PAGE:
“We went in there not knowing what kind of situation we'd find," Merry said. "We will still be involved if people want to fill out applications for the dogs. We are willing to help Woodbridge place those animals. That is what we set out to do in the first place. And we also brought a ton of stuff to them yesterday that people asked us to give to the Derby shelter.”

Finally, Art Gerckens, a member of the Derby Board of Aldermen, said Friday the dog pound issue has been added to the agenda of the April 26 Aldermen meeting. The meeting starts at 7 p.m.

Derby allows public comment at the start of each meeting.

“There are always public portions at these meetings, so feel free to come and express yourself,” Gerkens posted on the Valley Indy Facebook page Friday.

Kim Stevens April 21, 2012 at 02:41 AM
Ha! Wonder if the derby animal control officer is related to Judy Redding, formerly of West Haven animal control. She wouldn't feed pitbulls that came into her facility and when I adopted one from West Haven it cost me well over $2500.00 in the first 24 hours that I had the dog because the dogs was eating rocks from the run because she was so hungry. Then she slaughtered a families pitbulls with no just cause, just seized them brought them right to orange veterinary hospital and killed them. No due process no nothing!!! The dogs were immediately killed for no reason!!!
Someone April 21, 2012 at 12:23 PM
To my understanding, Pit bulls are typically viscious beasts...unless they are trained properly from birth....i cant imagine the demeanor of unwanted pitbulls...scary thought...perhaps that is why she did what she did...
Sue Martovich April 21, 2012 at 01:42 PM
This is directed once again to the "someone" comment. You and Klapcik seem to have something in common.
Corey Martovich April 21, 2012 at 02:07 PM
Pits to my understanding are not viscious animals when you train them right. Even at birth they are not vicious, someone has to train them to be that way... If any dog was trained that way, they would instantly show their aggression. Which in this case i do not think happened, otherwise the animal control officers from both towns would have done or said something.
Someone April 21, 2012 at 02:41 PM
If you're trying to say that klapsik & i could give two hoots about unwanted pitbulls...then give yourself a prize & ring the bell...
Maryann April 21, 2012 at 11:16 PM
Regardless of Derby running "an animal rescue shelter" or "a municipal dog pound" Narowski needs to stop defending Klapcik and think along the lines of charging him with animal cruelty. What is he covering up?
Arthur Brannen April 21, 2012 at 11:39 PM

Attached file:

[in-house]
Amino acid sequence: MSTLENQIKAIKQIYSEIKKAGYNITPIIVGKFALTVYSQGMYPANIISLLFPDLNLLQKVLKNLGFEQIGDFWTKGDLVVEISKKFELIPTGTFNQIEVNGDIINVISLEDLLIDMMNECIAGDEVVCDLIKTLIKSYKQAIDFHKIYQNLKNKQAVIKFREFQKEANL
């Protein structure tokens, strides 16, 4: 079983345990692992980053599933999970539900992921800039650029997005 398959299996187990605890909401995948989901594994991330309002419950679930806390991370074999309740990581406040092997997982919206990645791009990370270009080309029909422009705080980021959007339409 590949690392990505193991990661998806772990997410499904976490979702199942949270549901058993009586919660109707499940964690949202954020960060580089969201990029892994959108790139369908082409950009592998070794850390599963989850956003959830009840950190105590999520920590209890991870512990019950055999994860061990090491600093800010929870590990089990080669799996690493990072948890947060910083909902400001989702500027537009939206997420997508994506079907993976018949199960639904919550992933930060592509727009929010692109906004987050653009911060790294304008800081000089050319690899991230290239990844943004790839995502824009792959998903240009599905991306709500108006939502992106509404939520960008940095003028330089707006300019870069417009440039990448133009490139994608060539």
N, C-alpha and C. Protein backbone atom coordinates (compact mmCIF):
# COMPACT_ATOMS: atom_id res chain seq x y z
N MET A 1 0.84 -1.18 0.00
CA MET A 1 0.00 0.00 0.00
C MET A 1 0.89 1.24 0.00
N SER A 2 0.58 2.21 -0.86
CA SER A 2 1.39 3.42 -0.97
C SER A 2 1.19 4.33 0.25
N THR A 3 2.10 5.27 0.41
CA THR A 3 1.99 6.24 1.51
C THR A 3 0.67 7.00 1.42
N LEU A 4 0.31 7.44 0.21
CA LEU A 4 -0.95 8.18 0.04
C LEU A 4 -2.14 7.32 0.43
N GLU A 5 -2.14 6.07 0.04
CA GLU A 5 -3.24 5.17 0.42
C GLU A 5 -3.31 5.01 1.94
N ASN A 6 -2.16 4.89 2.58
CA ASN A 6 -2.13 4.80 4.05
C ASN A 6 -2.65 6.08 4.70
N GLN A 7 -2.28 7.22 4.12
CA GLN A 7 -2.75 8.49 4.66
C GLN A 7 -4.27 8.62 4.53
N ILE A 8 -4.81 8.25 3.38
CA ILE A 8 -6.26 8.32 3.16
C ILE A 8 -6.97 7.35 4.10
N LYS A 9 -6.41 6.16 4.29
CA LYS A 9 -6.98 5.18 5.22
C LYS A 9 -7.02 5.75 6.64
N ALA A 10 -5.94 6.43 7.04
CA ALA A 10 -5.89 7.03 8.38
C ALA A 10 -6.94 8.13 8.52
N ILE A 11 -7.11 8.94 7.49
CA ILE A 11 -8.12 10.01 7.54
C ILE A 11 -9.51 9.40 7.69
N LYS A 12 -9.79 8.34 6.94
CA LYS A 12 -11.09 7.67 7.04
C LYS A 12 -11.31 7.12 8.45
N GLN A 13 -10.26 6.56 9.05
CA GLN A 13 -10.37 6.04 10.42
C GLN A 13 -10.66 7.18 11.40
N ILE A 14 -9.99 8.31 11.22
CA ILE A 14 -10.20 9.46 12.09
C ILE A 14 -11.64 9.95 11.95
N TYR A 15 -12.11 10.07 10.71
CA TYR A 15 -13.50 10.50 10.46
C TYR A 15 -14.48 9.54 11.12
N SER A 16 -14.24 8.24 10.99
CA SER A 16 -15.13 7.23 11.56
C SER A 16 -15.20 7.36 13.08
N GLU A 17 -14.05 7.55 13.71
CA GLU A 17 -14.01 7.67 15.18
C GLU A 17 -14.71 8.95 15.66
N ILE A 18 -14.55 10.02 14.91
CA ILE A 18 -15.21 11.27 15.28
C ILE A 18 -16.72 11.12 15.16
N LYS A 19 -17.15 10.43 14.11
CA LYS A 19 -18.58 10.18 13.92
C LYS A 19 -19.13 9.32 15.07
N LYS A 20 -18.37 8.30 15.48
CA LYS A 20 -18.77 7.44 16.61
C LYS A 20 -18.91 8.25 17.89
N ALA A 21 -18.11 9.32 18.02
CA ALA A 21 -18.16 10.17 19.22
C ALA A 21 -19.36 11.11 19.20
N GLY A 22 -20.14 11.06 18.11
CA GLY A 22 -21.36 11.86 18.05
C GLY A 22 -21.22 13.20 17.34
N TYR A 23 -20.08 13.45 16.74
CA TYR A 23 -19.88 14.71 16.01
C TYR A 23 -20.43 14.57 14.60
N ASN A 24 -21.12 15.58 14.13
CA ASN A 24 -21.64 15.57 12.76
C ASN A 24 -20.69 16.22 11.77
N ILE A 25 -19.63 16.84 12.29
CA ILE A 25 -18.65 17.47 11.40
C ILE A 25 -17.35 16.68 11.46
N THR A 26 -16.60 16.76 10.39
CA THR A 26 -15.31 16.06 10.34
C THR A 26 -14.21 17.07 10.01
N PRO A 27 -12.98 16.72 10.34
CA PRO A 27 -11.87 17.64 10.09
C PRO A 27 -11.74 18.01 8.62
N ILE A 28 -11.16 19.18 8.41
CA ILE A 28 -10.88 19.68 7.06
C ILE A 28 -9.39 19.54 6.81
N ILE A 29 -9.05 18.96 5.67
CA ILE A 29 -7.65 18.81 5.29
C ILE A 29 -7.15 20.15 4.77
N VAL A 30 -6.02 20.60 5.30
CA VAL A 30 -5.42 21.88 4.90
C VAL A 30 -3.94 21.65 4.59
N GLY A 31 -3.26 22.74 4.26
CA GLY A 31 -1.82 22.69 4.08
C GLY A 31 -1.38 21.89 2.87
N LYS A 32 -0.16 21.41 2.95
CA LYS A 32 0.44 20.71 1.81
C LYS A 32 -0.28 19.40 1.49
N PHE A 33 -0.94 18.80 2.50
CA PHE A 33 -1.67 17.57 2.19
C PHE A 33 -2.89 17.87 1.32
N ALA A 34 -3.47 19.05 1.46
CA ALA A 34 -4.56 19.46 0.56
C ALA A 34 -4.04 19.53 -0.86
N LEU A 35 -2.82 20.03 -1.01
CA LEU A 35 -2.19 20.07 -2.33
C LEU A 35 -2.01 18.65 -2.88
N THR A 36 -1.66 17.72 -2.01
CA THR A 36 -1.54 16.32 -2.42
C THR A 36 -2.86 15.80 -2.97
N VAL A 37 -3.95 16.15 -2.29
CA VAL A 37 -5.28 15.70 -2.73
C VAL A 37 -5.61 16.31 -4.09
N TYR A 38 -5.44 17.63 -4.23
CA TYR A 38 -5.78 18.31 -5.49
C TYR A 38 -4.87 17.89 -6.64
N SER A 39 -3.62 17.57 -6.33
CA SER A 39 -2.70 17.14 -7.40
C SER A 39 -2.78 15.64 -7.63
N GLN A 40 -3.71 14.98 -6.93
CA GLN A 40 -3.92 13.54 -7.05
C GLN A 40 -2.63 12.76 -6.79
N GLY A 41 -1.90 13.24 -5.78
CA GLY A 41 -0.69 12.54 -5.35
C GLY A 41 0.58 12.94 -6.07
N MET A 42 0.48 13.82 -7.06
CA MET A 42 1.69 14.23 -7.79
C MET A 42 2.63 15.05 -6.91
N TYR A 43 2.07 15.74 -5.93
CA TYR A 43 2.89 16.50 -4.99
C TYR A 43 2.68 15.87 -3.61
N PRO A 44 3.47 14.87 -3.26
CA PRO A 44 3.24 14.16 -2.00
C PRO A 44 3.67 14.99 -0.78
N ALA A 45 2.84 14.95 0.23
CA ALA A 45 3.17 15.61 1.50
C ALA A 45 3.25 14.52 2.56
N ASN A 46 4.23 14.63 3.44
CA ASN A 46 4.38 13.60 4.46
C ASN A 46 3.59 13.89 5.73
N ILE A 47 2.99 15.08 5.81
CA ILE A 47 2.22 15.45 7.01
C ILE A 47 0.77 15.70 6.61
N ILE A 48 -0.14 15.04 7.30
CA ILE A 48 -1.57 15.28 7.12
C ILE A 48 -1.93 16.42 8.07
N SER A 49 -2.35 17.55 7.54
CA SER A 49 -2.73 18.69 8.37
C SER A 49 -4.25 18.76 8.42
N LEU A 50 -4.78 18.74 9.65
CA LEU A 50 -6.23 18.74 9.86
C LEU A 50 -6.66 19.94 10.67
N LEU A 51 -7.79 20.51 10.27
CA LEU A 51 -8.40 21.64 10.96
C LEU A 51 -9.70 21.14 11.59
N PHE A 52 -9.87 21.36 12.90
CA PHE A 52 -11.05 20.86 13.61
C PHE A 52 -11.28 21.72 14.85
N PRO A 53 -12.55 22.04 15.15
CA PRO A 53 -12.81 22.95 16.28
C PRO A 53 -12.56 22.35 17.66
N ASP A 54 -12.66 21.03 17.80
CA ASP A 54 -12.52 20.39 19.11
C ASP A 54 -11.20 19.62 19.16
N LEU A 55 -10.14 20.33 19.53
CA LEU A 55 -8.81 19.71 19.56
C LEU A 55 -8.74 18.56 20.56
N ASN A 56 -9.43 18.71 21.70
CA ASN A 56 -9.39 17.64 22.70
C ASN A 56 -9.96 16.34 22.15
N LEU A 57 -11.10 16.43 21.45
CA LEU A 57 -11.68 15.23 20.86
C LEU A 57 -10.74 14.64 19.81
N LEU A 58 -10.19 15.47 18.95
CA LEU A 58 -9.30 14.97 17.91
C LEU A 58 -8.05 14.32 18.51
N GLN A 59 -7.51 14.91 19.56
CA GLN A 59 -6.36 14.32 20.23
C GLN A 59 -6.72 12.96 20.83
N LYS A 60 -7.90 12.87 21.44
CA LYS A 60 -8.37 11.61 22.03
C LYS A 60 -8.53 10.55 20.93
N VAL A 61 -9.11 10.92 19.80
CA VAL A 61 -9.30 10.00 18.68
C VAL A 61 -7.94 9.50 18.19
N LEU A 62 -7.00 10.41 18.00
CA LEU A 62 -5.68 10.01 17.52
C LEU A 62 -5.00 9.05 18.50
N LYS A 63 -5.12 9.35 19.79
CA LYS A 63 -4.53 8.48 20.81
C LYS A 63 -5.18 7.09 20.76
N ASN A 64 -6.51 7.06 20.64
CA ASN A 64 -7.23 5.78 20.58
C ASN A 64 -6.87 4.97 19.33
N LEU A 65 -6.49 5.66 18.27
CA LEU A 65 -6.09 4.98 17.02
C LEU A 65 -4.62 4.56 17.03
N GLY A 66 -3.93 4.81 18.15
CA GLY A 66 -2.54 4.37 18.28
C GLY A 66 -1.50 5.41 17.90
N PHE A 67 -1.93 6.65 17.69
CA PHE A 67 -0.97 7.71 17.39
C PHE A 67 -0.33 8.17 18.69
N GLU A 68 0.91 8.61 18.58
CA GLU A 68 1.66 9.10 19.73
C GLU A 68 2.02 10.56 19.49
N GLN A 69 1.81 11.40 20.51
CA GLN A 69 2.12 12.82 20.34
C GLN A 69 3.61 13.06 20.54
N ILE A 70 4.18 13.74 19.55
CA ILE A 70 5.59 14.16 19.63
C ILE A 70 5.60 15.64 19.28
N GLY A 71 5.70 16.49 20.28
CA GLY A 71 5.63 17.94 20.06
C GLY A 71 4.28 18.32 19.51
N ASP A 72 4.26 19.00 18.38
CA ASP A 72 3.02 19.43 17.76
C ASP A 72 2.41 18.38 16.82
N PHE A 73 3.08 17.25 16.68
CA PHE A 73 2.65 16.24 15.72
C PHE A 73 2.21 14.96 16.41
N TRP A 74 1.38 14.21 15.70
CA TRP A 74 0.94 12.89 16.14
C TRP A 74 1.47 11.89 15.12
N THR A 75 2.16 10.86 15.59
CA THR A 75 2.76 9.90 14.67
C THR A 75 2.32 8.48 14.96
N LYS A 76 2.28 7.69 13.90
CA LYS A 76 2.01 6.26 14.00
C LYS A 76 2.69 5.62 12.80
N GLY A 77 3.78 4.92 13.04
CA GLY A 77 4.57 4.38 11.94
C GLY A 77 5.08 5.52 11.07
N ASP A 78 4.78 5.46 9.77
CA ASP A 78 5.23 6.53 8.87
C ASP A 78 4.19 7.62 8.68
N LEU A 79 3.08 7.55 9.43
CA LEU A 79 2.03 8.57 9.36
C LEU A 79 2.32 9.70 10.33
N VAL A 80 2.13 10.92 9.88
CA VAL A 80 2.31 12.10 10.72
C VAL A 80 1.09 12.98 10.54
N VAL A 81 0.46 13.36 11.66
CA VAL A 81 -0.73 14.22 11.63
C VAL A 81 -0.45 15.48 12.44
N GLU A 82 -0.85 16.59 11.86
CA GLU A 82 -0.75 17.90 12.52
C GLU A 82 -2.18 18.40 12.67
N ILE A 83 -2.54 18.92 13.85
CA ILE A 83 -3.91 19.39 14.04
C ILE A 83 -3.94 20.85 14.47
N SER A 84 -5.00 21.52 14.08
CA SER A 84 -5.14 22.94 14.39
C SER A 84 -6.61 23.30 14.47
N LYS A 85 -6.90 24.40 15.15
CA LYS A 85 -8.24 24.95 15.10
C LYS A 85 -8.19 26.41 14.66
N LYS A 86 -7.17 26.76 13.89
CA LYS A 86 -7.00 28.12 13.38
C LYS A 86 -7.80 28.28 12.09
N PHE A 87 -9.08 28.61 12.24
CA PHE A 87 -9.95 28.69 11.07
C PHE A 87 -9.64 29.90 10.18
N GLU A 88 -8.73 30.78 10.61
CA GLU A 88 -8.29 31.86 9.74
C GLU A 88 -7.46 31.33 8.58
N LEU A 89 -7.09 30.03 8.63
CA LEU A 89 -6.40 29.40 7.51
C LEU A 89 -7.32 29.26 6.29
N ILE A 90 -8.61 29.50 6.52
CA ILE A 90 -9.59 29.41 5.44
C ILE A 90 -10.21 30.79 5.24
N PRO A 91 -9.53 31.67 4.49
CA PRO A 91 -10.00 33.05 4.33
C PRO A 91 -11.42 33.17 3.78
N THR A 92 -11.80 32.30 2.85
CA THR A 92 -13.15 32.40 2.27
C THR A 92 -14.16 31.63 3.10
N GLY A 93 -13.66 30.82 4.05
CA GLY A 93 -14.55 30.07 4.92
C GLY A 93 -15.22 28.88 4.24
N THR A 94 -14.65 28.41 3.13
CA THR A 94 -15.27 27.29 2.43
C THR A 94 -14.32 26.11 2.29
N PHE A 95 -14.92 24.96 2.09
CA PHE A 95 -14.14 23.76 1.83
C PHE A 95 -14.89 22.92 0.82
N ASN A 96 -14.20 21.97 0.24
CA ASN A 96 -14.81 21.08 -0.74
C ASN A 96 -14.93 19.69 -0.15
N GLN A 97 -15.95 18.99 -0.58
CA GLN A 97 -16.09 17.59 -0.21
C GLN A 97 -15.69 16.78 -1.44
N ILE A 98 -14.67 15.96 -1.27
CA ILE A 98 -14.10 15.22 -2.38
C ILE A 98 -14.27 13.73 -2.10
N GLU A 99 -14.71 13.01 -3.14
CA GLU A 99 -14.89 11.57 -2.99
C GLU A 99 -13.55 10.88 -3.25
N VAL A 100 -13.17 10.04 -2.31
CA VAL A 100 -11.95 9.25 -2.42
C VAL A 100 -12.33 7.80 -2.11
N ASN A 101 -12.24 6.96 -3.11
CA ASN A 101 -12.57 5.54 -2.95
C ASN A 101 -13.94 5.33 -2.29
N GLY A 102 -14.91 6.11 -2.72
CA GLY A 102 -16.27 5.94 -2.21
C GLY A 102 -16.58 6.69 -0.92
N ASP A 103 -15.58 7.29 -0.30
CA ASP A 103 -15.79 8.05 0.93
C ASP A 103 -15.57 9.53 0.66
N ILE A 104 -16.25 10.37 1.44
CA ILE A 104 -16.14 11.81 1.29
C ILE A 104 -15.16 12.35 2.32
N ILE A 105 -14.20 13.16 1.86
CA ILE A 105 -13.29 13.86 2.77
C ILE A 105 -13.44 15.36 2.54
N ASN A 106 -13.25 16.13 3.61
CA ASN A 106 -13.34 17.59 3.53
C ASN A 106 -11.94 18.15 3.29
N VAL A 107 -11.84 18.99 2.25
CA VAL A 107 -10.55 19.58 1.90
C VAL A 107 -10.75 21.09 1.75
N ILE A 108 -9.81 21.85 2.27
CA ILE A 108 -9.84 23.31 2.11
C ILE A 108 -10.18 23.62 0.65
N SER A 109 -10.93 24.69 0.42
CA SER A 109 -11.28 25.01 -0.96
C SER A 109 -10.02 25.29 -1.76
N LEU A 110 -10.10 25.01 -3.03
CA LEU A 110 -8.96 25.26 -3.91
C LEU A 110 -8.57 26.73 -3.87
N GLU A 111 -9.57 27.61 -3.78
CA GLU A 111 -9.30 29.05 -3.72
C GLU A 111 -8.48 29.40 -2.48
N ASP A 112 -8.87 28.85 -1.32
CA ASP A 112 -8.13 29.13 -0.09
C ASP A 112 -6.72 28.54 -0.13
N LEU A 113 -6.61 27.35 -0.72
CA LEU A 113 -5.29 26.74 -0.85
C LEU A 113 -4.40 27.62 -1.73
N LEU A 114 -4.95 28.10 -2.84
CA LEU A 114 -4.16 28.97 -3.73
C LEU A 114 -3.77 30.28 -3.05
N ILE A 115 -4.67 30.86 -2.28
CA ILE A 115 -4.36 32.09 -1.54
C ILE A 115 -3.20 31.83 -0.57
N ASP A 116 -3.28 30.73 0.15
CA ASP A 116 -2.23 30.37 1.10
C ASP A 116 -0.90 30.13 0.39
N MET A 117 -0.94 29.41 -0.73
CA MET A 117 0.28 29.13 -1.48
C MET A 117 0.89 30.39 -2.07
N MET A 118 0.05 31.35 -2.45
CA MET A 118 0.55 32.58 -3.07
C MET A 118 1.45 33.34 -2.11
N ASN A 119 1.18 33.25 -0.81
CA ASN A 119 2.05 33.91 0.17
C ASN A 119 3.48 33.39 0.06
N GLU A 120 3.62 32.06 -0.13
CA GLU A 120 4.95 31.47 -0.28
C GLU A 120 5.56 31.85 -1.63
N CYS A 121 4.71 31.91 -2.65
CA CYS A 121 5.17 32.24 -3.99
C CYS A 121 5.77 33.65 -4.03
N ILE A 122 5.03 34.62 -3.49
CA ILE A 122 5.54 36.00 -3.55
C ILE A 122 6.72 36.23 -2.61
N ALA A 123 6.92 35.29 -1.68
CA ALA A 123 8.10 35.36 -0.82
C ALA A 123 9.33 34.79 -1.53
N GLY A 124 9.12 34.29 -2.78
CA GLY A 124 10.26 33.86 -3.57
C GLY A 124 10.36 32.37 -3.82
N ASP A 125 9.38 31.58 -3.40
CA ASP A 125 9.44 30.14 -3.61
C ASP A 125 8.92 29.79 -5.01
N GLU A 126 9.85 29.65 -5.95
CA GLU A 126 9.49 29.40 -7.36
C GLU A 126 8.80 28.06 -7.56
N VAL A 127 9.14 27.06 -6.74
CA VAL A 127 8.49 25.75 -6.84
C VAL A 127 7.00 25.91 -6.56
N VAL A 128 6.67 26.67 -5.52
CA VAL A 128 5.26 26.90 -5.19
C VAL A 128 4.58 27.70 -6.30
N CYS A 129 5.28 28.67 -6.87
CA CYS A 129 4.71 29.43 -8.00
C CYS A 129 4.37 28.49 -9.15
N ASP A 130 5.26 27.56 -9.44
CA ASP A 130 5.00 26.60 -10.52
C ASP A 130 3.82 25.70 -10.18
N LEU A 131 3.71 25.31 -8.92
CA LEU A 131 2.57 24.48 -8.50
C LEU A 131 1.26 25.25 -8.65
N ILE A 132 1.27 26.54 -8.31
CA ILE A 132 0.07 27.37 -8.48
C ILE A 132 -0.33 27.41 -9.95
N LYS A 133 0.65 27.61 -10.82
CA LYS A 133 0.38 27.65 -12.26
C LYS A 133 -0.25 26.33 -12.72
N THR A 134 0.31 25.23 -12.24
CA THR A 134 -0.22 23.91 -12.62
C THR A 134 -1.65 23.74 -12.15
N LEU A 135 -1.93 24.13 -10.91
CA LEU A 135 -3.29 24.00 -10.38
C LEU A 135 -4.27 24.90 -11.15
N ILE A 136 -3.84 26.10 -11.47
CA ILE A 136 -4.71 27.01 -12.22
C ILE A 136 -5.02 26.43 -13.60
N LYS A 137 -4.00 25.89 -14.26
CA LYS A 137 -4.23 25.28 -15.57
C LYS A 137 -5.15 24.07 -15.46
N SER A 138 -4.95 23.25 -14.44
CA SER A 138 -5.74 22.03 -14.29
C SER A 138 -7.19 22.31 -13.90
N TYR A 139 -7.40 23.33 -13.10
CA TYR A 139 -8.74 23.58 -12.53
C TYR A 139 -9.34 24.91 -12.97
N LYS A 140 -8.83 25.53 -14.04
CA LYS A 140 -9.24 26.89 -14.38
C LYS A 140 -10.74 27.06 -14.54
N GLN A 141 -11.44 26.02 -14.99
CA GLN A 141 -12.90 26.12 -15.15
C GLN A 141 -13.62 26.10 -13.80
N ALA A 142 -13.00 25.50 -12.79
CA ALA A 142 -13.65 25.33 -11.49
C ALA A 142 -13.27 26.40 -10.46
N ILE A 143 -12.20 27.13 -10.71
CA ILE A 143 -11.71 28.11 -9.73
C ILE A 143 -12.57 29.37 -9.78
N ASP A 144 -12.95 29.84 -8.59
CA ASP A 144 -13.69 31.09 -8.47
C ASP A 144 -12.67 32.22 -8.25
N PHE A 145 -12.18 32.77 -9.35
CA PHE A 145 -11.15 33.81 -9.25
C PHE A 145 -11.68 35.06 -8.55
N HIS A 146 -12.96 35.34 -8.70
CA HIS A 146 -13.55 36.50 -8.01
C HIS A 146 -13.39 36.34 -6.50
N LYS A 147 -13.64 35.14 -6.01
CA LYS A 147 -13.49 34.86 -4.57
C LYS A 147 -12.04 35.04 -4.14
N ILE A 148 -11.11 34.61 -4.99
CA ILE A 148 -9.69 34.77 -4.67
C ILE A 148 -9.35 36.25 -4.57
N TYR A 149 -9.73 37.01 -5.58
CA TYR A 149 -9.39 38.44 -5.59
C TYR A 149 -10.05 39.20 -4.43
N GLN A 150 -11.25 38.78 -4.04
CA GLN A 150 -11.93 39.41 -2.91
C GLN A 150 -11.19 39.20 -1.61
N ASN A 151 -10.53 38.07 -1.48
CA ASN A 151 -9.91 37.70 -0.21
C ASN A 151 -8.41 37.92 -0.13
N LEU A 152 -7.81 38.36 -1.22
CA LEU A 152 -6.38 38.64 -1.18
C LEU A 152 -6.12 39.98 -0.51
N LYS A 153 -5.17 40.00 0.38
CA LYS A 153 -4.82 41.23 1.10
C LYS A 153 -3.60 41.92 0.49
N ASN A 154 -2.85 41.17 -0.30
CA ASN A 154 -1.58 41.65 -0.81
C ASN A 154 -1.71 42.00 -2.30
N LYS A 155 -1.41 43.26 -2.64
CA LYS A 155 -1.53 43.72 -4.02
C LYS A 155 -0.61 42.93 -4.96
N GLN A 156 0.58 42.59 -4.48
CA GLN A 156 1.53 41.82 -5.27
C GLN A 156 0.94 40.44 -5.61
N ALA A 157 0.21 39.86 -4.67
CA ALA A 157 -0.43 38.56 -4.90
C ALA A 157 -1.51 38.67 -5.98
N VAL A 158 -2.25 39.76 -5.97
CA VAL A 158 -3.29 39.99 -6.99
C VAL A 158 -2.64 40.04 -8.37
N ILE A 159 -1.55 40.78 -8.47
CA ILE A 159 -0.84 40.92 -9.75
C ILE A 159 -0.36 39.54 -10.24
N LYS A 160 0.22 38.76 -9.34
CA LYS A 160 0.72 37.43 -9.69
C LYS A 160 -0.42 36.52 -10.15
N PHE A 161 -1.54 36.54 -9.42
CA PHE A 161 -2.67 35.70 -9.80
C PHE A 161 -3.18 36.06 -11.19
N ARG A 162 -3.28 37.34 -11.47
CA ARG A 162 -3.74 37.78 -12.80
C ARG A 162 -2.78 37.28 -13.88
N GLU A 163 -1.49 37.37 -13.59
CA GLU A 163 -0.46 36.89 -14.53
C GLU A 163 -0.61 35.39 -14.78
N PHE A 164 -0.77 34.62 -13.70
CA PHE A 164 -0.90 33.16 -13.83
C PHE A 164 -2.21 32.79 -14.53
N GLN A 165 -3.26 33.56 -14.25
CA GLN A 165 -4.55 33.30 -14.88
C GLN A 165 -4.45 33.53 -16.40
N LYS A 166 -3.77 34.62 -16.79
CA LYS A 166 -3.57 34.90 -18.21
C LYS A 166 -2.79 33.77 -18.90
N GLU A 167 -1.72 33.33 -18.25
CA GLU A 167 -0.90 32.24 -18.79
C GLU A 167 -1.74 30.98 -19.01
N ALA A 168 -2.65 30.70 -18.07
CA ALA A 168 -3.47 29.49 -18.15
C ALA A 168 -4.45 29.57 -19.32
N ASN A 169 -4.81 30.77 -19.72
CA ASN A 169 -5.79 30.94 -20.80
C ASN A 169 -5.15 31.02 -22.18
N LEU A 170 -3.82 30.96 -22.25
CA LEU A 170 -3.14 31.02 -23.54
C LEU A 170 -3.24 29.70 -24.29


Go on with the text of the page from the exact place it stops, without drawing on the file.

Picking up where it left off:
I know Klapcik and he has always been shady in his dealings. It seems to me that the chief of Derby police is protecting Klapcik but the chief should do his job arresting Klapcik and charge him with failure to do his job as well as animal cruelty. Why is Klapcik being protected? What does Klapcil have on officials to get away with something like this???
Kim Stevens April 22, 2012 at 10:13 PM
Unfortunately you are coming across quite ignorant. Take the time before you post on something to do your research. Pitbulls are NOT born viscous, just as no other breed is born viscous! Pitbulls were originally called Nanny dogs because they are so good with children. Pitbulls are trained to be mean just as you can train a poodle, cockapoo, or any other breed to be the same way. I have rescued over 150 pit bulls, some straight out of fighting rings and have trained them to be loving loyal dogs and placed them in homes with children as well as other dogs. So please before you post something so completely ignorant, do your research because your post is just completely ridiculous.
Kim Stevens April 22, 2012 at 10:15 PM
I have 2 pits that were unwanted and live more than harmonously with a child, 2 cats, and another dog. Their demeanor is kind and gentle unless they end up in the hands of a p.o.s. that makes them mean.
Someone April 22, 2012 at 10:34 PM
To kim....thanks for the 411.... I stand correceted.....now euthenize all of the nasty, unwanted, trained by pos pitbulls so they are not a danger to our community, nor are a drain on resources...end of story
Kim Stevens April 22, 2012 at 11:46 PM
Wow you are truly a miserable, under educated or uneducated individual. Sad, very very sad. Sorry your ignorance is the content of your character. They make pills for people like you. Humans are the danger, humans such as yourself.
James Property LLC April 23, 2012 at 01:32 PM
Sorry people are typically vicious beast.... animals will protect themselves if warranted and can be trained to be vicious. Just my opinion , but I would take a pit or any other 4 legged animal over some people( 2 legged animals ).
James Property LLC April 23, 2012 at 01:38 PM
How about we start with euthanizing all the nasty, unwanted people that are a danger to our community, and stop the drain on the taxpayer.
Will Wilkin April 23, 2012 at 01:51 PM
Lack of compassion is never a virtue.
Will Wilkin April 23, 2012 at 01:52 PM
Dear Someone, You have my sympathies, you are obviously suffering.